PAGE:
A lot of people point out the fact that The Stranger is Satyajit Ray’s testimony, where he delivers his final message, influenced by his anthropological perspective. I’d say this is probably quite right. The film came out the year he died (1992). The no-name theme suits well somebody who has really transcended his community, his country, and has reached international, indeed universal recognition. The film is full of references, notably artistic, literary and philosophical ones, and perhaps the most interesting is the allusion to Greek philosophy, especially Plato, in which thinking takes the form of the dialogue. In Plato’s dialogues, one tries to wrench the truth from Socrates, who successfully demonstrates that those who thought they knew in fact know nothing and are victims of prejudice. Socrates too claims not to know the truth; he talks with his contradictors to make them realise it cannot be found only by cross-examination. Often the quest meets a dead-end, which will make debaters realise that to find the truth, “it takes time”. This is what Manomohan says, about the fact of knowing someone for who he is. The process is parallel to Socrates’ technique. It is only by taking the time – and pain - to realise that what you knew was false or incomplete that you can start again, and the truth will come to you (see also here).
One particularly pleasant aspect of the Stranger is Ray’s insistence on children. Of course Uncle Mitra is a grown-up child, and his main opponent, businessman Sudhindra is the typical, perhaps caricatured “experienced” elder. Innocence vs Experience. The acclaimed scene where the Uncle explains eclipses and the stupendous coincidences in cosmology (something several scientists themselves agree is close to miraculous, or “magic”) is great. This is what physicist Trinh Xuan Thuan says:
According to the anthropic principle, the universe is fine-tuned to an extraordinary precision for consciousness to appear. One must realize that our universe is determined by four basic forces and about fifteen numbers which are called physical constants. The basic forces are gravity, which keeps the planets circling the sun and our feet on the ground; electromagnetic force, which makes it possible for molecules to combine and form strands of DNA; the strong (nuclear) force, which binds protons and neutrons together to form atomic nuclei; and the weak (nuclear) force, which is responsible for radioactivity. As for the numbers, they include the speed of light, the mass of a proton, the charge of an electron or the gravitational constant. The value of these numbers has been determined with great precision: light travels at 300,000 km per second. Why 300,000 km/s and not 3 m/s? We have no idea why. We were given these numbers and we have to live with them.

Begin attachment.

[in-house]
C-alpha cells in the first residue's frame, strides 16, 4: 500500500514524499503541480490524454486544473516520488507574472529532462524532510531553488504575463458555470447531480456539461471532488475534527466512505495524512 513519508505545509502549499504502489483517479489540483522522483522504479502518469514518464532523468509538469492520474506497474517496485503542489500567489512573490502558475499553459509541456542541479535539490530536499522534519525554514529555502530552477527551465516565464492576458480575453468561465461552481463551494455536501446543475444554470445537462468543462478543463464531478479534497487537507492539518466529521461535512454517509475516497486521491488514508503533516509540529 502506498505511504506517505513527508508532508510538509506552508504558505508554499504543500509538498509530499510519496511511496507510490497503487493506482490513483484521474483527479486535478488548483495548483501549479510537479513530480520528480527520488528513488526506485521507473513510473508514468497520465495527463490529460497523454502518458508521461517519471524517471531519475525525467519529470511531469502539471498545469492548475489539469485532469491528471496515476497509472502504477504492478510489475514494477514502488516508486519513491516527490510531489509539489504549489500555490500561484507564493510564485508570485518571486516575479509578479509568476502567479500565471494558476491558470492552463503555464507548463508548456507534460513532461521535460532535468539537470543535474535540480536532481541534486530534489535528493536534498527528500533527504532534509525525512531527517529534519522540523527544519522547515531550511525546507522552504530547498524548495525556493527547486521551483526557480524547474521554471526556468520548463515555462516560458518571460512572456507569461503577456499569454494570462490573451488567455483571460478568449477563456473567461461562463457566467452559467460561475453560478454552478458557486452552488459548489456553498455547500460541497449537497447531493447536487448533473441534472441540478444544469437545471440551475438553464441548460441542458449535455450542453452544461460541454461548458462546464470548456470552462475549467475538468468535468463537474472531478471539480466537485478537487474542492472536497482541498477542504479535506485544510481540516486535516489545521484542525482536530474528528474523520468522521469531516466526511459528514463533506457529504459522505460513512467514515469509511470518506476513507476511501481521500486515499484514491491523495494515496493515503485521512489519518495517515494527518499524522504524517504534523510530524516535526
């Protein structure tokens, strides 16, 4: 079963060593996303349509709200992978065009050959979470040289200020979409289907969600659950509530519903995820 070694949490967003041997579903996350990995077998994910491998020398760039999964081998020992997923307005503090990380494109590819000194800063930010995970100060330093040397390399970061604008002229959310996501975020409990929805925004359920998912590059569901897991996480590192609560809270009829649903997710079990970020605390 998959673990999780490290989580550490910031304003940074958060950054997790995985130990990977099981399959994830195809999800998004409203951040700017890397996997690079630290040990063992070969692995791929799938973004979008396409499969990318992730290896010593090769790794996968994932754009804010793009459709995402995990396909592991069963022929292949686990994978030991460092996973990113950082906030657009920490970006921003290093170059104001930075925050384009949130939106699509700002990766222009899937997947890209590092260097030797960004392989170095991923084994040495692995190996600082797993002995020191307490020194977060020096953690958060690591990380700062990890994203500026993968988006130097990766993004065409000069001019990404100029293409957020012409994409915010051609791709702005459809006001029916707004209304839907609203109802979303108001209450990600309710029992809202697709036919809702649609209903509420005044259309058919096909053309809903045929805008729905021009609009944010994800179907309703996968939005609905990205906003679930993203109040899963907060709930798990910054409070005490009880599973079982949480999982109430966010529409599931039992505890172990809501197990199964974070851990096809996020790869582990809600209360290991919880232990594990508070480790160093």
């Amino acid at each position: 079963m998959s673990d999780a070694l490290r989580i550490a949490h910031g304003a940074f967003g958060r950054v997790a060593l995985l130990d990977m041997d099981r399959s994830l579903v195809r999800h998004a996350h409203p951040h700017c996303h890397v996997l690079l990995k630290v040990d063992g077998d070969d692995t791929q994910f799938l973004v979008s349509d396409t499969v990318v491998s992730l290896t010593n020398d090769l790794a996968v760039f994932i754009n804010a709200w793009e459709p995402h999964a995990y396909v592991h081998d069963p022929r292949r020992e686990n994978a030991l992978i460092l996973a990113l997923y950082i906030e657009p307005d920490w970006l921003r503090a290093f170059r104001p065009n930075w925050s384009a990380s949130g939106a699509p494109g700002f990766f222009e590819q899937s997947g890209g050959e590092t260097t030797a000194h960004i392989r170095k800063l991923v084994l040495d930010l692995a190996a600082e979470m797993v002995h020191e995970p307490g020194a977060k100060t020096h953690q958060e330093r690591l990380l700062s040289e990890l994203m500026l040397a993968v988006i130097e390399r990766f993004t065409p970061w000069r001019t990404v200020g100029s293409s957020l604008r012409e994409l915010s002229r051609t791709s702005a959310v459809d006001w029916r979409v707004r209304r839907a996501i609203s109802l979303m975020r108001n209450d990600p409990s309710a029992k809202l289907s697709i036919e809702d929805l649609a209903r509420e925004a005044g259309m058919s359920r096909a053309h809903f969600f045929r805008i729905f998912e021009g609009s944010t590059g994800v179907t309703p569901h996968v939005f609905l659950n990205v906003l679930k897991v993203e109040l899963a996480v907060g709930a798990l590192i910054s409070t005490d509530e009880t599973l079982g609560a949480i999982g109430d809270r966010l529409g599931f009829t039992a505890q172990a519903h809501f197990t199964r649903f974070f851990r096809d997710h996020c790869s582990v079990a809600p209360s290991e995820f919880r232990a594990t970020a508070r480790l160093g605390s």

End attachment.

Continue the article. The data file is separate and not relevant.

It takes a child’s mind, I’d say, to accept theses realities as something more than just fact. The philosopher and the child have in common the ability to see beyond the appearances, and question reality. Why is there something in this universe, and not nothing? (This was Leibniz's question of questions) Where does it come from? The purely rational attitude might reject these interrogations as non-scientific. From the strictly technical side of science, this is true. But scientists are, and must be, human beings as well. They cannot (or should not) refrain, after having carefully done their best to answer the how question, refrain from asking the why question. Certainly that’s what Ray does. He even asks the “why don’t rational individuals ask themselves the why question?” Are they afraid to admit that the truth lays far beyond them?
One of Ray’s answers comes from his development on civilisation and barbarity, during the long speech that we witness between Uncle Mitra and Sen Gupta, the shrewd intellectual who comes to question him one evening. The conversation rolls on such subjects as - can we call flesh-eating primitives civilised? Can we accept polygamy as civilised? Confronted with these questions, our stranger does not hesitate. No, he says, all human practises are not humanising, there is an element of barbarity in primitives cultures, notwithstanding other elements of accomplished art and technology (the example which Manmohan gives is Altamira’s bison, the source of his admiration for primitive forms of culture). But he cleverly (Socrates-like) returns the question: our own civilisation, can it be said civilised or superior in terms of moral and educational progress? Is it civilisation when one man can, by pressing a button, send missiles that risk destroying the whole planet? One could add, is it civilisation when human bombs make themselves explode in open-air markets, outside schools? Is this humanity civilised when it tortures, maims, eradicates? Should we not prefer a more primitive form of humanity? What is the use of Michael-Angelo, Mozart and Einstein, if humanity destroys itself? Who is this humanity who kills God when He comes to visit it?